- The following model can be used for options on stocks, currencies, and commodities; points on interest rate option pricing will be made at the end of this section.
- A critical component for option pricing with the one period binomial model is the notion of constructing a hedged portfolio.
- H = The value of the hedged portfolio
- n = Hedge ratio
- S = Price of the underlying asset
- c = Call price
- A hedged portfolio will be “riskless” in that there is a perfect balance between a long position in the underlying and a short position in the call, so the gain in one offsets the loss to the other.
- c
^{+}= The price of the call when the underlying rises to S^{+} - c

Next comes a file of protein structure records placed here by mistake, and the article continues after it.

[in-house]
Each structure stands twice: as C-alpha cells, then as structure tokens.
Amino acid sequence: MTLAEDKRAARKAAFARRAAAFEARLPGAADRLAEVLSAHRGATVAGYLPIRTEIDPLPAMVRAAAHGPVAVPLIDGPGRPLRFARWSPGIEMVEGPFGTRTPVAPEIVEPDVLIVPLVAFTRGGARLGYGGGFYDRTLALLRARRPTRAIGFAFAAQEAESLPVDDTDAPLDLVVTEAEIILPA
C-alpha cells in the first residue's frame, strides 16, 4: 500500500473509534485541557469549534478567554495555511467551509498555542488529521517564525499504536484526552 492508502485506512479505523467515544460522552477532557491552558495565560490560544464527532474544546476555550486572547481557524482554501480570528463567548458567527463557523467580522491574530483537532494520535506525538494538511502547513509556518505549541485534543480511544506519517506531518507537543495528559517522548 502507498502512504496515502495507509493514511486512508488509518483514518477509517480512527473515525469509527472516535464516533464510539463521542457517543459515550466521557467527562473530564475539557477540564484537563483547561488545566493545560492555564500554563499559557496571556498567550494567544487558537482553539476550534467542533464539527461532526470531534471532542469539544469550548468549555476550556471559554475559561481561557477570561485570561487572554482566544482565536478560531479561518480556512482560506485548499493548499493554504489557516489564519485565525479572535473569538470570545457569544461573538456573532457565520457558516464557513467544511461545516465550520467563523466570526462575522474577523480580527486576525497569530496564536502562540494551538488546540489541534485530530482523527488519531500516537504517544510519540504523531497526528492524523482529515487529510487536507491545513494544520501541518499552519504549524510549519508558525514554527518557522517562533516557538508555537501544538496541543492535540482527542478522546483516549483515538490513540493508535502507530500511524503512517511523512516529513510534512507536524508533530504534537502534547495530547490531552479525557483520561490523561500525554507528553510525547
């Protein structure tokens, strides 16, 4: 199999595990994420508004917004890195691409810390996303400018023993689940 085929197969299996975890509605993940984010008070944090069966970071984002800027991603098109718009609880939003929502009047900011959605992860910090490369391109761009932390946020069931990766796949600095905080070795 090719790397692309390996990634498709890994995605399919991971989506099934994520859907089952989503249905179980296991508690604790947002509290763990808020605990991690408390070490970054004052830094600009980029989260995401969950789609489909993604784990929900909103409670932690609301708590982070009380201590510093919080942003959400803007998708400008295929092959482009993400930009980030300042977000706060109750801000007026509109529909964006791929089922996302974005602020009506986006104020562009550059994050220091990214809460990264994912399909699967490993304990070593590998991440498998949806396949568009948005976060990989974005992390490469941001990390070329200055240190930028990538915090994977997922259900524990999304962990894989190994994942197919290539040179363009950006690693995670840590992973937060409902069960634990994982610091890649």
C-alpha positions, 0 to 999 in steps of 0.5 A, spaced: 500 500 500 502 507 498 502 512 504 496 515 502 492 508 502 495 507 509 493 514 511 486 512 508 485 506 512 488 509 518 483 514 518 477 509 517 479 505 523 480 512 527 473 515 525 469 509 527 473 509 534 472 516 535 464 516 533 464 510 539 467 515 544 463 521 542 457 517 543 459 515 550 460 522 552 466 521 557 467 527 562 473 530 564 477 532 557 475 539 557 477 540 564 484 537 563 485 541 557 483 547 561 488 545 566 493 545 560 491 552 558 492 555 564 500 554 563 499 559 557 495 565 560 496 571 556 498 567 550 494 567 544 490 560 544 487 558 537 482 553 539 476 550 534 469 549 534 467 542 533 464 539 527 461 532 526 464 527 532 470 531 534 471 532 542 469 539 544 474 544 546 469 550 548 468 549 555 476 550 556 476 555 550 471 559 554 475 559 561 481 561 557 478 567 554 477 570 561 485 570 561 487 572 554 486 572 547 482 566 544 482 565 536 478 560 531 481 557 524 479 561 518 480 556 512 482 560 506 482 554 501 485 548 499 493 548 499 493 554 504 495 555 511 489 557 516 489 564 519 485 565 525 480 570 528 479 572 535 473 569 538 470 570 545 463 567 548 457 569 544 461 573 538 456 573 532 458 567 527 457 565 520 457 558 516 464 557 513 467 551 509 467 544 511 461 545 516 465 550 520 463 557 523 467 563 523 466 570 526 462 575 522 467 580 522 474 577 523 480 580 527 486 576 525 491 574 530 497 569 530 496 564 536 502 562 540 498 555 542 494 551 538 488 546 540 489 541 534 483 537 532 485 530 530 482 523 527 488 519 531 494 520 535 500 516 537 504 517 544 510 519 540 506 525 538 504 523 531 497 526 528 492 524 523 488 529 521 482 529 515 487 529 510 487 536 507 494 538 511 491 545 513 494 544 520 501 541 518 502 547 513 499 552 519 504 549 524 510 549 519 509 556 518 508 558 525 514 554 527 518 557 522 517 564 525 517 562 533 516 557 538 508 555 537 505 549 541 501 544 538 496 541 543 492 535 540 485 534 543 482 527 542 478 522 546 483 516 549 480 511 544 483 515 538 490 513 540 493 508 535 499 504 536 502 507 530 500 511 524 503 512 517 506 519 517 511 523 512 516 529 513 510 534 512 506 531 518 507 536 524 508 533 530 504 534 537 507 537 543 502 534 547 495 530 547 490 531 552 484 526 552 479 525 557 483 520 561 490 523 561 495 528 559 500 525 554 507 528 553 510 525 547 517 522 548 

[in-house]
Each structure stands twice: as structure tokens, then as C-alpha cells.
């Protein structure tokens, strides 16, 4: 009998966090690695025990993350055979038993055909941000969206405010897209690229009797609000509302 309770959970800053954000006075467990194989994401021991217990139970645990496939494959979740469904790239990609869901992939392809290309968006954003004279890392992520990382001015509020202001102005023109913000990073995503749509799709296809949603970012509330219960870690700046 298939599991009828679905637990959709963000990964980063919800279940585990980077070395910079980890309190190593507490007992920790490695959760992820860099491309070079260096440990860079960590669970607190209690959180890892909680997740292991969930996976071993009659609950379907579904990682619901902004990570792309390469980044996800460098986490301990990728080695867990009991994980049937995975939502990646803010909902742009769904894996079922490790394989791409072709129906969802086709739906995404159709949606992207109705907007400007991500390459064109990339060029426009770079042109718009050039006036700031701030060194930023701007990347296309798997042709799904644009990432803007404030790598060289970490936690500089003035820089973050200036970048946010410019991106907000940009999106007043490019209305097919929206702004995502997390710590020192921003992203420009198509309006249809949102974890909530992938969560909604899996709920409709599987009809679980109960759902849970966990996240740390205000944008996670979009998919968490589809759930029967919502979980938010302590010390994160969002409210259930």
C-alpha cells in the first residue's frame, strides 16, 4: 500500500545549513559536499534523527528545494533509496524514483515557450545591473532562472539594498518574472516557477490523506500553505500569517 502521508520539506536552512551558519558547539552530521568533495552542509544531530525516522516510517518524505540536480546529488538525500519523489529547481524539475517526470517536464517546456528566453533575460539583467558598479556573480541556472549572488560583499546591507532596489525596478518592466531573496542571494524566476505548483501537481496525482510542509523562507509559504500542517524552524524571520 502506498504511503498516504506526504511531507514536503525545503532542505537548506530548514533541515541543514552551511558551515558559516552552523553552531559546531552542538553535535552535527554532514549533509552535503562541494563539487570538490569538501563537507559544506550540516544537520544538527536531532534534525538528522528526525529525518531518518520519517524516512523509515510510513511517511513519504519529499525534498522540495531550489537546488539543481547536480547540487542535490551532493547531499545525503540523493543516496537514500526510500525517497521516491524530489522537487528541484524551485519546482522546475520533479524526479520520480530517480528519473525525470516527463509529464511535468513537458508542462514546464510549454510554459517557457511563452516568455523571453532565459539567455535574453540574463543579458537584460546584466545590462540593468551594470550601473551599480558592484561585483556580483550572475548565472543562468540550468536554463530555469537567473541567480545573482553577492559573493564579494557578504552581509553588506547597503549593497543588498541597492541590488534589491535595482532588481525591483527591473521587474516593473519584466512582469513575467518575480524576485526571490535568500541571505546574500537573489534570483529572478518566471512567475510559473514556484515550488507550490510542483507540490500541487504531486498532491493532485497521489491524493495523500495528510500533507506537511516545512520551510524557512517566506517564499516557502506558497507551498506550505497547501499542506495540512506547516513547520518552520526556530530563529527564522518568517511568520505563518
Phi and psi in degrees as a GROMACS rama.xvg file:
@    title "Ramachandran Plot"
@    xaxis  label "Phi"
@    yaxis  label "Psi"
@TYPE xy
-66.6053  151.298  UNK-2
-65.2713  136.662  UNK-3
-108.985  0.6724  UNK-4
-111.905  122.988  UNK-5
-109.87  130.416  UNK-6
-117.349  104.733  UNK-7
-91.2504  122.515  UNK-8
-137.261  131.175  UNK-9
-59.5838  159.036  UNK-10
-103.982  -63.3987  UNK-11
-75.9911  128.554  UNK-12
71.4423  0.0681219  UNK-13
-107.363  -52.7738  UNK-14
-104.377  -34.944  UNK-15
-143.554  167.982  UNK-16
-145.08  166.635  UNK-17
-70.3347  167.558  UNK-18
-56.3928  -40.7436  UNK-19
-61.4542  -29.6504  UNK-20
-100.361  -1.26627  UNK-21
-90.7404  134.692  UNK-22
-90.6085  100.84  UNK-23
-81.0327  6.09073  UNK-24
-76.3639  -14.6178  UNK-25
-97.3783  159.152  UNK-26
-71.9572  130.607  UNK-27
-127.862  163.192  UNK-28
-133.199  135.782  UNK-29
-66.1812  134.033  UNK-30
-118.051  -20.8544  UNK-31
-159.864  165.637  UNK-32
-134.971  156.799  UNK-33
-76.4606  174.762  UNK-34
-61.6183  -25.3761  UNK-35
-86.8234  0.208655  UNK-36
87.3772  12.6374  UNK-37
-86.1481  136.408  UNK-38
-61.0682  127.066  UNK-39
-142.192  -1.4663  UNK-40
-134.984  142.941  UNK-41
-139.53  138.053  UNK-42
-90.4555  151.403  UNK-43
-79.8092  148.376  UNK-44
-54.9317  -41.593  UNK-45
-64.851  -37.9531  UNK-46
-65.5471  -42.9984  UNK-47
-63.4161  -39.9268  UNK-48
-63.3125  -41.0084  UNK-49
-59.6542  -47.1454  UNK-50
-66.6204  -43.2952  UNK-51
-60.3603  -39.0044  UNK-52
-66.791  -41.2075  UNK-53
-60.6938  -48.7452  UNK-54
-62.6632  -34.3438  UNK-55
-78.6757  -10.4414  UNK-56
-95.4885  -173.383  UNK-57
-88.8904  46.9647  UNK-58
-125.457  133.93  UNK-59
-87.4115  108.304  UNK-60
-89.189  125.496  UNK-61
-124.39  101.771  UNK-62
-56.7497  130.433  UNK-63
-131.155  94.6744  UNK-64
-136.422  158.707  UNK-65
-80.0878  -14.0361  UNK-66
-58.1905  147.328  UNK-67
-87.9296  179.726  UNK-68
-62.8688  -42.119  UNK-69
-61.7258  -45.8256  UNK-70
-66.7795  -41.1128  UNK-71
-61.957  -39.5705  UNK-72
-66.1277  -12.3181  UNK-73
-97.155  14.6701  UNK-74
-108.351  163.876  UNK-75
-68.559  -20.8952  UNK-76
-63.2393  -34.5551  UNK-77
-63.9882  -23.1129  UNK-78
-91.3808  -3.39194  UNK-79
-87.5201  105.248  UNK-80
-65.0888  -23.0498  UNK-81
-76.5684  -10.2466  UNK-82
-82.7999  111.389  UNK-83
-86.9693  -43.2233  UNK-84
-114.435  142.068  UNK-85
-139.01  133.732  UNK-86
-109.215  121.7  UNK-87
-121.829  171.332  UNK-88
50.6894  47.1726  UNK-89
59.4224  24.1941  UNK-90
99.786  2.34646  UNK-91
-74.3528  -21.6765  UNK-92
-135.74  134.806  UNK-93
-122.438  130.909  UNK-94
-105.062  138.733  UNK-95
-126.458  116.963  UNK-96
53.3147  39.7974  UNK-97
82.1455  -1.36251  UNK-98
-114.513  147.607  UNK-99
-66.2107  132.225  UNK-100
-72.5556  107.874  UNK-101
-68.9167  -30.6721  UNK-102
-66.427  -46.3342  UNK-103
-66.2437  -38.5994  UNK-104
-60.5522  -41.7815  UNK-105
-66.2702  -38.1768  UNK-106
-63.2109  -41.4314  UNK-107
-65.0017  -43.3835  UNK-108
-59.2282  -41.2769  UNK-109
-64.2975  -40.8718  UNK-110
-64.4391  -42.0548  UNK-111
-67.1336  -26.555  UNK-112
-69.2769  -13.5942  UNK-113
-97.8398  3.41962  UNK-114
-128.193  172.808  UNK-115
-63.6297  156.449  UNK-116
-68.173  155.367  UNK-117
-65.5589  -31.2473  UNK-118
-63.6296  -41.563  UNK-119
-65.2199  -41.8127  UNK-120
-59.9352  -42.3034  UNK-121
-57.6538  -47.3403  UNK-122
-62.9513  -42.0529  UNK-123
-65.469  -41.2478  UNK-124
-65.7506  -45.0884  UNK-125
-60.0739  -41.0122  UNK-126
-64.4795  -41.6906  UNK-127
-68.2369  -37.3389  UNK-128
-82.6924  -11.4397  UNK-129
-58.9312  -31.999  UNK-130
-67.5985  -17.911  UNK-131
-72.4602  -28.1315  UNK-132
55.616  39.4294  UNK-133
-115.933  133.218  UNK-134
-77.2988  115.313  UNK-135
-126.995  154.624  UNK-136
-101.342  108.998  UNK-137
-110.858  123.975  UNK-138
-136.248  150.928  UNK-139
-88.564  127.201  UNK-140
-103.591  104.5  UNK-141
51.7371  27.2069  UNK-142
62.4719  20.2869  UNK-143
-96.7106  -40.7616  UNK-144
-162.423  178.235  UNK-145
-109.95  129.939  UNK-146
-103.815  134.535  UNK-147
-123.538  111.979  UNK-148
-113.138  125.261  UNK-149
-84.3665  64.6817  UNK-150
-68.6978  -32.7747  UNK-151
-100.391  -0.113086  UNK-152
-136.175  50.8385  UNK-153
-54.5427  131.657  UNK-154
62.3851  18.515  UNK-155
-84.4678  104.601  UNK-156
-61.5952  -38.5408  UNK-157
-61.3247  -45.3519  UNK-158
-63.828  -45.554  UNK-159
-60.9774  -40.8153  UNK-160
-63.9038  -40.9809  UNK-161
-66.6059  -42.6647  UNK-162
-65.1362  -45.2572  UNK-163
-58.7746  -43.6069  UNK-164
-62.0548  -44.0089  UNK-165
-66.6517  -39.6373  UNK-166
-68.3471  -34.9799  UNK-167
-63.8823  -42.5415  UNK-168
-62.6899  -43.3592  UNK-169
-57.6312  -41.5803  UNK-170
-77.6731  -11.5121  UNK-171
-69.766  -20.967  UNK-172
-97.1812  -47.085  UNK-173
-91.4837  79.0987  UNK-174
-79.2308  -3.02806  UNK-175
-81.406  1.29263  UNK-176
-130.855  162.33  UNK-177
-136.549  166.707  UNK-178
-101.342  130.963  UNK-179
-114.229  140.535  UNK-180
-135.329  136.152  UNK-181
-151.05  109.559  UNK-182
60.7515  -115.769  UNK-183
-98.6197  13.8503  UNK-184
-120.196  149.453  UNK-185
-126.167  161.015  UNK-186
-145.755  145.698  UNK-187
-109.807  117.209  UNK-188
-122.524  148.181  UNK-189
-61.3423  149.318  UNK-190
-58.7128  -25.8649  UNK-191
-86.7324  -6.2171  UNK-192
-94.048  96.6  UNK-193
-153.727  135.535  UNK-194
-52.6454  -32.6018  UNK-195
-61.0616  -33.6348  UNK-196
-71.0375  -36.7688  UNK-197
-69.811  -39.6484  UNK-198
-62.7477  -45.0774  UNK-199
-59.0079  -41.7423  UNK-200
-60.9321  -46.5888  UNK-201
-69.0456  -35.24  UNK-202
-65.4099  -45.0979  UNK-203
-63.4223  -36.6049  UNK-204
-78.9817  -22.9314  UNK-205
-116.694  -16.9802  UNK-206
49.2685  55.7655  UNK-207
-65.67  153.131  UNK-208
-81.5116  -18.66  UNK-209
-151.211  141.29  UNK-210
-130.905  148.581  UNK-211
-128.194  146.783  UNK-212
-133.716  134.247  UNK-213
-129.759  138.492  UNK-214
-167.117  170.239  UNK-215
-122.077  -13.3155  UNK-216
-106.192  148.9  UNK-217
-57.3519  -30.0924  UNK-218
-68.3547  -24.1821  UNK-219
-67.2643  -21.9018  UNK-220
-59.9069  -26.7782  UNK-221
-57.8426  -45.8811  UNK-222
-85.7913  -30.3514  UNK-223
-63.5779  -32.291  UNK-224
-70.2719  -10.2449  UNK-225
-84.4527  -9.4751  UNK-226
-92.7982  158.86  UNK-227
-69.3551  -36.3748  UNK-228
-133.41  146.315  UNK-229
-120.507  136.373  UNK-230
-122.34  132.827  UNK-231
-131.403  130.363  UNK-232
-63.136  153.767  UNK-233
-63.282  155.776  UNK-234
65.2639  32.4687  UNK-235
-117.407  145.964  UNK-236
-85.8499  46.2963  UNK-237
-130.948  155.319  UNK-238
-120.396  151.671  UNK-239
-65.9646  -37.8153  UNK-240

^{–}= The price of the call with the underlying falls to S^{–}Note that these values are “intrinsic” values (difference between the underlying’s future price and the option’s strike price). For example, if the strike price is $25/share and the upside is $30/share, then c

^{+}is $5. - S
^{+}= The upside price of the underlying asset - S
^{–}= The downside price of the underlying asset - Upside and downside for the underlying must be converted to 1 + the % price move
- u = (S+/S)
- d = (S-/S)
- S = Starting price for the underlying
- Because the hedged portfolio is a risk free portfolio, the rate of return on the hedged portfolio should equal the risk free rate.
- The one period model can be expanded to multiple periods.

**H = nS – c**

**n = (c**

^{+}– c^{–})/(S^{+}– S^{–})
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